The High Chair: A modern day misdirection

In the Vinland saga, the forth chapter of Erík’s saga rauδa [or the Saga of Erik the Red] details one of the most extensive historical accounts of a seiðr ceremony. What is not considered however is that there were two versions of this treatise? The first version is the Skálholt Book possibly because it was written by a cleric at the Skálholt monastery in south-western Iceland. The second version is believed to be a more detailed account and is known as the Hauk’s Book, written sometime around the year’s c 1306 to 1308 by Hauk Erlendsson who lived from c1265 to 1334 and was a prominent Icelander. But nowhere throughout either versions of the entire corpus of the Saga of Erik the Red does it mention within those pages or detail in any way whether any actual trance induced oracular spirit/god form possession ever took place with the seerest Þorbjǫg and especially on a High-Chair. Not one single citation but despite what we factually know from the account, a misdirection remains today by many who still view the texts within the accounts in Chapter Fours of Erík’s saga rauδa as evidence that some sort of ecstasy trance state seiδr oracular divination took place.
The High Chair is simply a place of honour, nothing more. The seiδrhjallr and the hasǽti are two entirely different entities and certainly not synonymous. The hasǽti in this case was simply a place of honour afforded to the seiδkona Þorbj
ǫg as was the custom back then during a time of crisis for the farmstead was experiencing a prolong famine at that time. This was not a gothic experience but normal custom and practise for the head of the farmstead to invite and offer a place of honour to the vǫlva in the hope of gaining her favour to change their fortunes as well as obtaining advice via her divination into the course of events to unfold. The reputation of these holy women were so feared back then that people were afraid even of her gaze upon them. The key to the whole account lies with the Christian female Guδriδr’s song kvæδi as it seems that the spirits according to the vǫlva Þorbjǫg were pleased with the singing. In the saga accounts, nothing is said however as to whether Guδriδrs kvæδi had any effect on the participants there. The folklorist and late esteemed scholar, Dag Strömbäck however argued in his interpretation of the meaning behind the varδlokka song that that there must have been some trace of shamanic ritual:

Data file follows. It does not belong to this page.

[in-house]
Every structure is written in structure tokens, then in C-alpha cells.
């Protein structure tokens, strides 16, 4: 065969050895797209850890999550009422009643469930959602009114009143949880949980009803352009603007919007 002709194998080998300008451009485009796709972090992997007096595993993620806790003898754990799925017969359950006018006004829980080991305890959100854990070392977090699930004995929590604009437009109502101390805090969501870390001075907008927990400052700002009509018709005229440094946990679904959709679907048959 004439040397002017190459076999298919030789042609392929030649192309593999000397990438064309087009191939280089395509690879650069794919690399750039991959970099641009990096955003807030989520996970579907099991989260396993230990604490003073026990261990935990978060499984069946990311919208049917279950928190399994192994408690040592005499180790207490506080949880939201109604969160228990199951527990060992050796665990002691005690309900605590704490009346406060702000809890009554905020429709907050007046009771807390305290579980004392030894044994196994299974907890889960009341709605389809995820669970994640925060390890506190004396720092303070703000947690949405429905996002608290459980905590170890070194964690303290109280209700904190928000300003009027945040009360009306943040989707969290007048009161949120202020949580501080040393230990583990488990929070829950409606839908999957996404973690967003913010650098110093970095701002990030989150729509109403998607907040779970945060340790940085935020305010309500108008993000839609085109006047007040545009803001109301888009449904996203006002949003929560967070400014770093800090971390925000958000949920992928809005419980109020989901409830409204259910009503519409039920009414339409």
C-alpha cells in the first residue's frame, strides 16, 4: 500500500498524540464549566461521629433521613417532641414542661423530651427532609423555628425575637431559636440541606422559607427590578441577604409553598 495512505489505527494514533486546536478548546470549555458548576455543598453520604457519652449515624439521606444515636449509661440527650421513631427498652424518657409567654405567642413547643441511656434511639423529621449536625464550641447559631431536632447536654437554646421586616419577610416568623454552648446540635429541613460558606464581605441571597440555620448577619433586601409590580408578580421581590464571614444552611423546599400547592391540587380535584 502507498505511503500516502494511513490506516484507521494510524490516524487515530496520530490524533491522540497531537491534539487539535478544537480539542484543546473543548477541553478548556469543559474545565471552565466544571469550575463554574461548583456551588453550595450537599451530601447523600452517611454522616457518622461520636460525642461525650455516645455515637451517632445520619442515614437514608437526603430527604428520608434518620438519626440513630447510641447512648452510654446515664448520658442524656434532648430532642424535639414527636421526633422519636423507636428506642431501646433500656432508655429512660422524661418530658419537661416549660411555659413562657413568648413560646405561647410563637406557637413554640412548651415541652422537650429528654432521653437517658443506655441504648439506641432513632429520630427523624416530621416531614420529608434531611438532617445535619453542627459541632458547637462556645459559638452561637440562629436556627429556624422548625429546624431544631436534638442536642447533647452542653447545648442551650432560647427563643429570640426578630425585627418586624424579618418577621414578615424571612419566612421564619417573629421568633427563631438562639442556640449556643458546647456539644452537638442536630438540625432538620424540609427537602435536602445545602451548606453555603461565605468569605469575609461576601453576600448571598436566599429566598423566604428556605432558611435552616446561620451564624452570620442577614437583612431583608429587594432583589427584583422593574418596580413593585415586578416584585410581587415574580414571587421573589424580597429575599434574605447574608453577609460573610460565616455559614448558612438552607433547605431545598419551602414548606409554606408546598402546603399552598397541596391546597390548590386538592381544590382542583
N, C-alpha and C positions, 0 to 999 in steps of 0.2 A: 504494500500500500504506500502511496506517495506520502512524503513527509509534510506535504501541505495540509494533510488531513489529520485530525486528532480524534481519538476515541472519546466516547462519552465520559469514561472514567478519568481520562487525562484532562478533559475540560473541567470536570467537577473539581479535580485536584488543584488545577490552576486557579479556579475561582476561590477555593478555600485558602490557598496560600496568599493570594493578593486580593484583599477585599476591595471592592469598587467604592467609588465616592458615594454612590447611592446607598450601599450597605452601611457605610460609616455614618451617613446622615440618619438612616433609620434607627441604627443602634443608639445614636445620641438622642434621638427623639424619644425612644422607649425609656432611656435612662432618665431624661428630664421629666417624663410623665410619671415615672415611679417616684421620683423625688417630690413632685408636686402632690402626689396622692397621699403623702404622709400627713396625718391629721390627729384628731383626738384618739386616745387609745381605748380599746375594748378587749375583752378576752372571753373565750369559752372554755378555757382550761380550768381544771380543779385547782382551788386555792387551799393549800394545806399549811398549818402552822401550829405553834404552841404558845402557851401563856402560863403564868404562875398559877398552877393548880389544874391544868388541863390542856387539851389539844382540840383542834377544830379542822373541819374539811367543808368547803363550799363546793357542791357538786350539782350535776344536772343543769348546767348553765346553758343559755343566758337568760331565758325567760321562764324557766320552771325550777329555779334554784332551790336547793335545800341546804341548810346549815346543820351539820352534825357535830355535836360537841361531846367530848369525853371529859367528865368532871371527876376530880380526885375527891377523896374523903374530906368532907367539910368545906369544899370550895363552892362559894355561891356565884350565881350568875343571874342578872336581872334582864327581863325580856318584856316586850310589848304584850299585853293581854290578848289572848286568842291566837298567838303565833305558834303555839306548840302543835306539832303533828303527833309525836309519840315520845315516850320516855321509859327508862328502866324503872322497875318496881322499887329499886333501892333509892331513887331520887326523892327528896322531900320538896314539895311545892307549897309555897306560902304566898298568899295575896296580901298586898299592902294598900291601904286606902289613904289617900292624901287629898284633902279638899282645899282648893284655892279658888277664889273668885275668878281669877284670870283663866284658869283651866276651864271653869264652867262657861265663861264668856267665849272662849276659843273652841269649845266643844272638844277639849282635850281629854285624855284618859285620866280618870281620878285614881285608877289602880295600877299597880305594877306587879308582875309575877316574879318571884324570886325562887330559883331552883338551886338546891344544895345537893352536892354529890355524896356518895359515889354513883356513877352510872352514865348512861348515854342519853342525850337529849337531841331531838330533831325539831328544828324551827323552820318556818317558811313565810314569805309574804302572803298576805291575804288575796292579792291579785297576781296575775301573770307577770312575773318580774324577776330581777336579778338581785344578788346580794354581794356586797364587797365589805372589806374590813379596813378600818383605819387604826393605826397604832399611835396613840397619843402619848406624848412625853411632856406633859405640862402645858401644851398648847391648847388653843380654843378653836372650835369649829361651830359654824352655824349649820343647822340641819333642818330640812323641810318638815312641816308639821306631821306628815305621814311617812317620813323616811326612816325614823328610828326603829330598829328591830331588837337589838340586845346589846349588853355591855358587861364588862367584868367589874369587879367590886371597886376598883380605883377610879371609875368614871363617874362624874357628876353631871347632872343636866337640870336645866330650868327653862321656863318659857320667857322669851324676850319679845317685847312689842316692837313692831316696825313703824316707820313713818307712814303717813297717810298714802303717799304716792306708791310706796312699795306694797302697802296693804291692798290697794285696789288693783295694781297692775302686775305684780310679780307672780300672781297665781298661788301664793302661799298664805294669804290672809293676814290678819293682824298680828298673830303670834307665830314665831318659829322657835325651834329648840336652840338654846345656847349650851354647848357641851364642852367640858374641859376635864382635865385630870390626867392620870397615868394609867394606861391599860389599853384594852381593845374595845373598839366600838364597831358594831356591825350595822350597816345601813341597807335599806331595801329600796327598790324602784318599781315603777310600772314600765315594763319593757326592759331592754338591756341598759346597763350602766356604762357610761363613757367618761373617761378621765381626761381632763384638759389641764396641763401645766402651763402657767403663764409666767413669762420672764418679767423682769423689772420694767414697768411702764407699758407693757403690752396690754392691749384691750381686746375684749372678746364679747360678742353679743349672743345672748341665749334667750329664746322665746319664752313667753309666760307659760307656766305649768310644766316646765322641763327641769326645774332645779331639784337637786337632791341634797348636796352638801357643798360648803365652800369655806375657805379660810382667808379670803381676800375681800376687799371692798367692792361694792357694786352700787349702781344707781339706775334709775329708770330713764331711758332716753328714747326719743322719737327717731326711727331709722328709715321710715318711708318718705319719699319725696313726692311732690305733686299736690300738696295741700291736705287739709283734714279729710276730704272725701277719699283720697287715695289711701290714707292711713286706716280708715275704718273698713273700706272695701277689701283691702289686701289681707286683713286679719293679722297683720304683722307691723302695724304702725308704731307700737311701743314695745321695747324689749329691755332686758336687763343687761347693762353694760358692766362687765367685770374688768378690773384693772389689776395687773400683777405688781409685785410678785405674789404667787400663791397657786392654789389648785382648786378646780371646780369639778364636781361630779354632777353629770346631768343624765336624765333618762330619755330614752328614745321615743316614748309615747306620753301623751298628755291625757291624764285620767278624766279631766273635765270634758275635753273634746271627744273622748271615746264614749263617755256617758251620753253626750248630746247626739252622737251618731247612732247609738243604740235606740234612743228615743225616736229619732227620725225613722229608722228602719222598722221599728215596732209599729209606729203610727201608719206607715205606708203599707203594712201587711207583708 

“Varδlokkur refers to that special song used to recall the soul of the one shamanizing to the body lying in a state of ecstatic exhaustion.” < Strömbäck 1935-139>

The Chicanery of Seiðr
Part One: The Historical Seiðr Praxis
©Rig Svenson 2015

Only 15 or 20 chair-amulets have been found in Scandinavia, and just two of them in Denmark. One was found in Hedeby, an important Viking trade center now just over the Danish border in Schleswig-Holstein, Germany. The other at Lejre in Zealand in 2009. They have differences in design but all date from the late 10th and early 11th centuries. The amulets from Hedeby, Lejre and Nybølle are also quite different, but they share one thing in common. Two things, actually: the clearly identifiable ravens on the back of the chair.